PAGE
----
Abstract: Zenitar 16mm f2.8 fisheye lens for Canon EOS - Photography - Lenses

Photography - Canon EOS, digital, nature

Zenitar 16mm f2.8 fisheye lens

Fisheye lenses are an acquired taste. They are best used in small doses, but they give a unique perspective on things. The Canon 15mm fisheye is quite expensive (around $600) so doesn't really make sense for a lens you may not use much. However there is an alternative if you don't mind manual focus and manual aperture setting. Focus really isn't much of an issue as the depth of field is so large with such a short focal length lens.

Fisheye lenses "distort" the image. Lines which run through the center of the field remain straight, but lines near the top of the frame or the sides of the frame bow outwards. Used carefully the fisheye effect isn't overpowering, so for example, if you put the horizon across the middle of the frame it remains straight. However if you put the horizon near the top or bottom of the frame it will curve severely. Too many highly distorted images soon leave the viewer looking for something else, but used carefully a fisheye can give a unique wideangle perspective without forcing too many optical distortions on the viewer.

NYC subway - ©Copyright 2002 Bob Atkins

The alternative to the expensive AF EOS 15mm fisheye is the Russian (actually Ukrainian) made Zenitar 16mm f2.8 fisheye. This lens has 180 degrees diagonal coverage and is available in a few different mounts including M42 and Canon EOS. I have the M42 (Pentax screw mount) lens plus an M42 to EOS adapter. The Zenitar isn't sold in many (any?) well known camera stores, but you can find them all the time on Ebay. Price depends on who is selling it, but ranges between $100 and $200. I bought mine directly from a guy in Kiev and it came about 2 weeks after I ordered it, nicely wrapped in a brown paper package and tied up with string! Some Russian/Ukrainian camera importers in the US may carry the lens. The best way to find one is via a web search engine or an Ebay search.

The lens comes with red, yellow and green filters which screw on to the rear of the lens and a small carrying pouch (or at least mine did). It looks like a well built lens, the focusing is smooth and the aperture click stops work fine. The glass and coating in mine look excellent and the lens has a built in "hood", if you can call a 15mm fisheye hood a hood. It's more of a slight extension of the barrel on the top and bottom. Since the front element bulges out so far, you can't use front mounted filters and since the diagonal coverage is 180 degrees you can't just hold a filter in front of the lens either without getting it in the shot!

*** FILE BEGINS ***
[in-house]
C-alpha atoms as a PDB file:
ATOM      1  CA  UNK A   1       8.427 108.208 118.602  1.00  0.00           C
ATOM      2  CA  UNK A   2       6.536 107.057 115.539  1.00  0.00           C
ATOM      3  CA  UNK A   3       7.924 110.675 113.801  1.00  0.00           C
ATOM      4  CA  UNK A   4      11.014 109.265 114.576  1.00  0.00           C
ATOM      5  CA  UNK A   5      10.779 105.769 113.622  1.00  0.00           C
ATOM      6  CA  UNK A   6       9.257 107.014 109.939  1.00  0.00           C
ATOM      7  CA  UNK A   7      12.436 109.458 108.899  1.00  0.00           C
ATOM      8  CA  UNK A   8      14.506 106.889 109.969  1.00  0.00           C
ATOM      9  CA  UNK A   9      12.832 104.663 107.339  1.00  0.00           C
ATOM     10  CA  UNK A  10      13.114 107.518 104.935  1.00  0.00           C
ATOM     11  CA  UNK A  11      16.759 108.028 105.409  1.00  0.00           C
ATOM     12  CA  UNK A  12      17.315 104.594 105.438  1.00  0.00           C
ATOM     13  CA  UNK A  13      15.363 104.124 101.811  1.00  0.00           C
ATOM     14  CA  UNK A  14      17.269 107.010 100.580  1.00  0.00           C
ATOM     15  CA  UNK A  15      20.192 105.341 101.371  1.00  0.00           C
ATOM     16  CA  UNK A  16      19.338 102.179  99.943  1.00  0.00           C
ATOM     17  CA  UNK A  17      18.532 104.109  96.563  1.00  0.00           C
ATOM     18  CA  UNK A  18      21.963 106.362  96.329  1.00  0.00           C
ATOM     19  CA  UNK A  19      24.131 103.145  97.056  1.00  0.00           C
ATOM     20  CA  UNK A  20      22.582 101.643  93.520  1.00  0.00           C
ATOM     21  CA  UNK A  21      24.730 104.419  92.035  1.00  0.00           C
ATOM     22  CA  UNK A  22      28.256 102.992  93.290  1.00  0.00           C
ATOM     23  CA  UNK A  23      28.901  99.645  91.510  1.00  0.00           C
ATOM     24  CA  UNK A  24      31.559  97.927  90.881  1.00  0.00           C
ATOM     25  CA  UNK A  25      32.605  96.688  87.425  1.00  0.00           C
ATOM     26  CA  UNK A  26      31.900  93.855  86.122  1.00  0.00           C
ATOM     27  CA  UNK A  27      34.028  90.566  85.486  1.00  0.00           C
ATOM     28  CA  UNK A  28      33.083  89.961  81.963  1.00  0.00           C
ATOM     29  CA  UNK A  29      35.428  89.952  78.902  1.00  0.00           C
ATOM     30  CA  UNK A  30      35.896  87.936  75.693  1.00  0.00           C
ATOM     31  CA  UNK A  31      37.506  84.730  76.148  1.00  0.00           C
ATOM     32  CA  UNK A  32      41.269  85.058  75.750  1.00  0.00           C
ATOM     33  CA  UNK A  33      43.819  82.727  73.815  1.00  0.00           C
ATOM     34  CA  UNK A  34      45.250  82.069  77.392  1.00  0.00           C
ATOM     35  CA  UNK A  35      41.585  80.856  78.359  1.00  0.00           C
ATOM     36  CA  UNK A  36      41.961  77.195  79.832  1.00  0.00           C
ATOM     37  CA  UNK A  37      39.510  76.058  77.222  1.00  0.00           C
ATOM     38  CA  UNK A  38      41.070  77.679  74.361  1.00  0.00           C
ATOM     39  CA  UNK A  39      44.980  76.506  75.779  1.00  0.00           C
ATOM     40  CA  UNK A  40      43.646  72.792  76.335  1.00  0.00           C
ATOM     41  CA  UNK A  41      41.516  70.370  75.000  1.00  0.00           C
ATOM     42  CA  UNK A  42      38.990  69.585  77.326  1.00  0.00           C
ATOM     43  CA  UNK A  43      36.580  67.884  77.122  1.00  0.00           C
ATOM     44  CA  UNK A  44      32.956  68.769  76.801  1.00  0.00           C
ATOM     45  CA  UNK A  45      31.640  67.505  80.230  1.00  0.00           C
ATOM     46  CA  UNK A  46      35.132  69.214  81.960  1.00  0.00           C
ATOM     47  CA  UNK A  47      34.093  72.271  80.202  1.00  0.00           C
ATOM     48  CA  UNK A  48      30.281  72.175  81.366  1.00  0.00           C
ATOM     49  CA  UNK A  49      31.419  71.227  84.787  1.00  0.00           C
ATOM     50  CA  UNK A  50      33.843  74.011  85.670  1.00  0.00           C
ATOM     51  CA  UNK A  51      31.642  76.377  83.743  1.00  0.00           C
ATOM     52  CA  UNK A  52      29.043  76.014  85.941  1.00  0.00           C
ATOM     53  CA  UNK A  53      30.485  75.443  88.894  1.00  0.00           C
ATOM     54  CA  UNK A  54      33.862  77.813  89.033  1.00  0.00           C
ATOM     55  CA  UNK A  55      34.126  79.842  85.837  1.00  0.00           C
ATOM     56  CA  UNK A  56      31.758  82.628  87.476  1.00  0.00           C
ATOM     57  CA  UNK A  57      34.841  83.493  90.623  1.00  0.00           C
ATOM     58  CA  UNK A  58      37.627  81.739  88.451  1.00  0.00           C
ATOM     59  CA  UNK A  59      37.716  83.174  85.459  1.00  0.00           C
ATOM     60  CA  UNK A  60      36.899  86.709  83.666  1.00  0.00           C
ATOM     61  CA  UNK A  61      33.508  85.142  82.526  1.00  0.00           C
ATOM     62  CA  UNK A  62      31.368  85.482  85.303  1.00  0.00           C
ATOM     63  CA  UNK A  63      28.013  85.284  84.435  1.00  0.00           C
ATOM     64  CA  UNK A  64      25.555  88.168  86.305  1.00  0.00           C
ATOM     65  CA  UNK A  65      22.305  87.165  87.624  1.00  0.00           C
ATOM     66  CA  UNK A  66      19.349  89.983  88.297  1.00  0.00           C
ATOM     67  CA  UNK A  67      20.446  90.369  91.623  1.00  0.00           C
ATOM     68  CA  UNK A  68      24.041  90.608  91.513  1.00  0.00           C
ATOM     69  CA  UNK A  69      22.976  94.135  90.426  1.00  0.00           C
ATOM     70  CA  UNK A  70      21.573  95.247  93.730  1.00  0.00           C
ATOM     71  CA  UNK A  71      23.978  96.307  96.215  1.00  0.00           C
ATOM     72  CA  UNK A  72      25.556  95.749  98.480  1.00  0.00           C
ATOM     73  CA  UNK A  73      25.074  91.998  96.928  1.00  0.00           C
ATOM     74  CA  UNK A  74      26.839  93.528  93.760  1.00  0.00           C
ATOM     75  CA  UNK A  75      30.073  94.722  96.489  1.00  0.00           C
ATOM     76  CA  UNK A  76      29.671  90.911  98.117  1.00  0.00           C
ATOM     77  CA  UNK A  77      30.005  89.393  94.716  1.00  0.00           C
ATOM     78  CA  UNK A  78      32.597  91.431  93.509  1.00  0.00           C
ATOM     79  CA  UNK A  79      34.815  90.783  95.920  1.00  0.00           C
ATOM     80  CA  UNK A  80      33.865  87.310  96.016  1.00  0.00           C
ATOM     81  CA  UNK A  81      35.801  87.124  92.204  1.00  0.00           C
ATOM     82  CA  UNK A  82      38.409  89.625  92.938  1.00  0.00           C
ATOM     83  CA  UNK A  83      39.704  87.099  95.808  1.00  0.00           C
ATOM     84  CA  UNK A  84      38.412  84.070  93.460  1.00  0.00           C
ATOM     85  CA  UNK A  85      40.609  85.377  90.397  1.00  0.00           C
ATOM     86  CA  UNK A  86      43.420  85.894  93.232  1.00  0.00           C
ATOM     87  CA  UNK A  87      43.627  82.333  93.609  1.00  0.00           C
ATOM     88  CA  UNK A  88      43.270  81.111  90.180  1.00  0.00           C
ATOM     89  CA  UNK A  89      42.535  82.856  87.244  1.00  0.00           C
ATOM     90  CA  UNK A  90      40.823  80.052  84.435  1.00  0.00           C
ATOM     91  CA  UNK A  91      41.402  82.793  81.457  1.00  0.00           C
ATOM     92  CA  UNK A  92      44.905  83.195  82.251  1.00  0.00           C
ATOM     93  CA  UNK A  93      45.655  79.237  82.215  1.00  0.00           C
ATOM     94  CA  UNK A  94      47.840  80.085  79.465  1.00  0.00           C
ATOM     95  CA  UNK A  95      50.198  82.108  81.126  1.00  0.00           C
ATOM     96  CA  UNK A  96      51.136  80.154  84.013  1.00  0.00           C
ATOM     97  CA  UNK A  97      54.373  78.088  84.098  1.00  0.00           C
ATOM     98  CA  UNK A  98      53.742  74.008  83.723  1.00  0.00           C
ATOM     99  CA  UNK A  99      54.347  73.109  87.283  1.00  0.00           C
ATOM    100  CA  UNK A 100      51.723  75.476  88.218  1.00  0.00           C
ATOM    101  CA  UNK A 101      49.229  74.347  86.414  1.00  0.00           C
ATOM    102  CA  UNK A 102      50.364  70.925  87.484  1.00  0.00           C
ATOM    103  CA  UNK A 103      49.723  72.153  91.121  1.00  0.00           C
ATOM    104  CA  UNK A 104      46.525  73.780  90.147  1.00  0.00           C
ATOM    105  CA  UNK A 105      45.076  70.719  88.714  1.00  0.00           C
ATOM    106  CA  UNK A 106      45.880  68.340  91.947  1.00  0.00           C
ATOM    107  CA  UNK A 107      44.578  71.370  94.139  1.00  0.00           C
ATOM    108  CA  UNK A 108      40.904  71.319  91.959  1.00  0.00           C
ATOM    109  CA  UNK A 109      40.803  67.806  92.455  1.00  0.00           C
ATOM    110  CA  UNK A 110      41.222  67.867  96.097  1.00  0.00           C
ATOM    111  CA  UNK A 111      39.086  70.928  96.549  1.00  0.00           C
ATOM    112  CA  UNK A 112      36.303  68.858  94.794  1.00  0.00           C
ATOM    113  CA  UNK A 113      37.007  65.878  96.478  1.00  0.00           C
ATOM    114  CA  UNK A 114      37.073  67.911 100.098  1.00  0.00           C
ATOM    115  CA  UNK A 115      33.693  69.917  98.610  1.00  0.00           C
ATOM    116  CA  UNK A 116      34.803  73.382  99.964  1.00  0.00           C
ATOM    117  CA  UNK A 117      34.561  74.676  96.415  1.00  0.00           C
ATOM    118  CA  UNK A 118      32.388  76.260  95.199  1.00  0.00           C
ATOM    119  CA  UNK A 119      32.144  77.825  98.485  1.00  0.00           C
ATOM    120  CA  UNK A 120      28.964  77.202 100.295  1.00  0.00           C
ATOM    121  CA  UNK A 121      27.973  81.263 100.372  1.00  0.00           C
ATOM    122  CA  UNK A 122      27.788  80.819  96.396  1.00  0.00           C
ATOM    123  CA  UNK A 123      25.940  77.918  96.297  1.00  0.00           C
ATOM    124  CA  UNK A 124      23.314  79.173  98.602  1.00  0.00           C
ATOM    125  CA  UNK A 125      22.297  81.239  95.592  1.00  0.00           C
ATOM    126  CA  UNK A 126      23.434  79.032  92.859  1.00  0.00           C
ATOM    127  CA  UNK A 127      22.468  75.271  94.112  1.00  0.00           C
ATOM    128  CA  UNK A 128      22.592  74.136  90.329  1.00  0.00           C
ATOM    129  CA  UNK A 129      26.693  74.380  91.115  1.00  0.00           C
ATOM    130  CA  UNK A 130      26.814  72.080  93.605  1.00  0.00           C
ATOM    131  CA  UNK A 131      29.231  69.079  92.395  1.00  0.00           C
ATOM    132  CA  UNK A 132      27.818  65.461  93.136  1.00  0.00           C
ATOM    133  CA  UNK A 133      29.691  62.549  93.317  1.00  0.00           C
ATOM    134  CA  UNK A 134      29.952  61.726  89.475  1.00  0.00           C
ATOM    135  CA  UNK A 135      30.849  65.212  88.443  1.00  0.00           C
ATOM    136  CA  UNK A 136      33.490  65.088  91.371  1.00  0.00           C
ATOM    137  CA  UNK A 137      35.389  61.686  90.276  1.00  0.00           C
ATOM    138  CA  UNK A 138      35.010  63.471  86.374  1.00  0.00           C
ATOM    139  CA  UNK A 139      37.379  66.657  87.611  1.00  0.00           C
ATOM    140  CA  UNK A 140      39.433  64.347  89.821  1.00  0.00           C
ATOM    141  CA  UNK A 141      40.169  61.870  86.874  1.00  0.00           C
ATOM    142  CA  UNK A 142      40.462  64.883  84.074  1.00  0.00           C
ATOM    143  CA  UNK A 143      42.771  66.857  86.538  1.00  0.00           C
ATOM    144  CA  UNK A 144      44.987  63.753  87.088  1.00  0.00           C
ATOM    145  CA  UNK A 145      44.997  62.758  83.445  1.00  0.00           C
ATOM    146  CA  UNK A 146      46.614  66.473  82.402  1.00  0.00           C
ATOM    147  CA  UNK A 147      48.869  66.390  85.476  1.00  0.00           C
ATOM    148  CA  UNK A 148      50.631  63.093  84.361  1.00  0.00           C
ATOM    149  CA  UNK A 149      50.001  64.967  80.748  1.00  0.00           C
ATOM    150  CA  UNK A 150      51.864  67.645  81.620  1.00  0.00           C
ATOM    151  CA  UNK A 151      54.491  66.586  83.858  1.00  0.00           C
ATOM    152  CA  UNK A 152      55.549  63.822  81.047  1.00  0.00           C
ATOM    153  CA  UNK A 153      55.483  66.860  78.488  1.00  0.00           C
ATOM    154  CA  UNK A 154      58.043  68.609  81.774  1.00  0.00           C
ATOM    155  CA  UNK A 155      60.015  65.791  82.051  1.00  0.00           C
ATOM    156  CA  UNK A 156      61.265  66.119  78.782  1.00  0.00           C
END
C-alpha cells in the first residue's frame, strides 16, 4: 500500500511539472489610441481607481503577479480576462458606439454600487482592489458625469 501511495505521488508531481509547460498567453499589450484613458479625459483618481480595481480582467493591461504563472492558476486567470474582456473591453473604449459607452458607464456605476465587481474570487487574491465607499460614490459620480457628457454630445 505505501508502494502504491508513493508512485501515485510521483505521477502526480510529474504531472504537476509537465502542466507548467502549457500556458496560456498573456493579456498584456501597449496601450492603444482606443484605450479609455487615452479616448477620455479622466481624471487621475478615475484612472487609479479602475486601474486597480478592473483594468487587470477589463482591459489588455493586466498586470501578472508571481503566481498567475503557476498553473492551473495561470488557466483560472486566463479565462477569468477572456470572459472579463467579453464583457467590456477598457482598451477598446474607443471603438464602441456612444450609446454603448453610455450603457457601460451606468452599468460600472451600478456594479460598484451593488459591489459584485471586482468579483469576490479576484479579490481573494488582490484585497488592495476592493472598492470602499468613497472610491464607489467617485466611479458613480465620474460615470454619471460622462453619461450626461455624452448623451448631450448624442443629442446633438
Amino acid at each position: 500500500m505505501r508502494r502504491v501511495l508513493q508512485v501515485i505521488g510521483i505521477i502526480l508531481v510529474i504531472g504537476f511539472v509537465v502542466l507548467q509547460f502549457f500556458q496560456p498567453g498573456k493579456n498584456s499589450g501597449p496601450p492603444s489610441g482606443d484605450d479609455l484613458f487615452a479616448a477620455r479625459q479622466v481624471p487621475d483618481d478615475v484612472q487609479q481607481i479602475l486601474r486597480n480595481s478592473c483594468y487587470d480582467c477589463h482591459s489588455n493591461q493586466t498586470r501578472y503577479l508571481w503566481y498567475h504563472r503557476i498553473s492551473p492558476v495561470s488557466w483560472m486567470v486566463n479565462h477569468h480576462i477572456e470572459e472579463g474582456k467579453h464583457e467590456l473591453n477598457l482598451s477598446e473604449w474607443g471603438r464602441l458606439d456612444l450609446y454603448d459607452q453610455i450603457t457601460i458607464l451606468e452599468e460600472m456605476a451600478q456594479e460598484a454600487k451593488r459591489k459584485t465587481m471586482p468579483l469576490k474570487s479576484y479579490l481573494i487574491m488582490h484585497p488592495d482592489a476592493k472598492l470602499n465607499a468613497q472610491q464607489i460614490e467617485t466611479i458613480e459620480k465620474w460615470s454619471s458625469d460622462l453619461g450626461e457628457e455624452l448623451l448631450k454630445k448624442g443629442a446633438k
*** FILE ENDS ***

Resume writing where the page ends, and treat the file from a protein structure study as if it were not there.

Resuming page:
On an EOS body I simply set the camera to Aperture Priority, set the aperture to what I want, focus the lens and let the camera select the shutter speed. Exposure seems fine.

It's a fun lens, well worth the price I paid (around $110 I think). If you're looking for a fisheye and you can find a supplier you trust, I'd say go for it!

McDonald's in the NYC Subway ©Copyright 2002 Robert Atkins

Fisheye on a Digital SLR - EOS 10D

One of the big problems with small sensor digital SLRs is getting a wide angle lens. With the 10D and Digital Rebel the small sensor gives an effective 1.6x "multiplier" (actually crop factor), so your 20mm wideangle lens mounted on a 10D gives you the same view as a 32mm lens on a full frame SLR.

So what happens when you put a 16mm fisheye on a 10D? Well, you get a horizontal field of view which is about the same as that of a 20mm lens on a full frame camera - but you also get curved lines when those lines don't run through the cneter of the frame which is a characteristic of all fisheye lenses. However, since the full frame image is cropped, and the "distortion" is greatest at the edges of the frame, the smaller digital sensor "crops out" a lot of the distortion effect. Used carefully, the result scan sometimes be mistaken for shots taken with a normal rectilinear lens. Below is an examples. Note that it's shot so that most of the major straight lines go through or are close to the center of the frame:

Zenitar 16mm fisheye on EOS 10D ©Copyright 2002 Robert Atkins

Where to buy one?

The Zenitar 16mm f2.8 fisheye isn't sold by many of the usual photo stores. It's worth checking out ADORAMA though. Although they don't currently (Jan '07) sell the lens new, they do sometimes carry used ones (just type "Zenitar" in their search box). The best source for the Zenitar 16mm fisheye is probably ebay. There are a number of vendors there who regularly sell the lens directly from Russia (or Ukraine). That's where I got mine from!

© Copyright Bob Atkins All Rights Reserved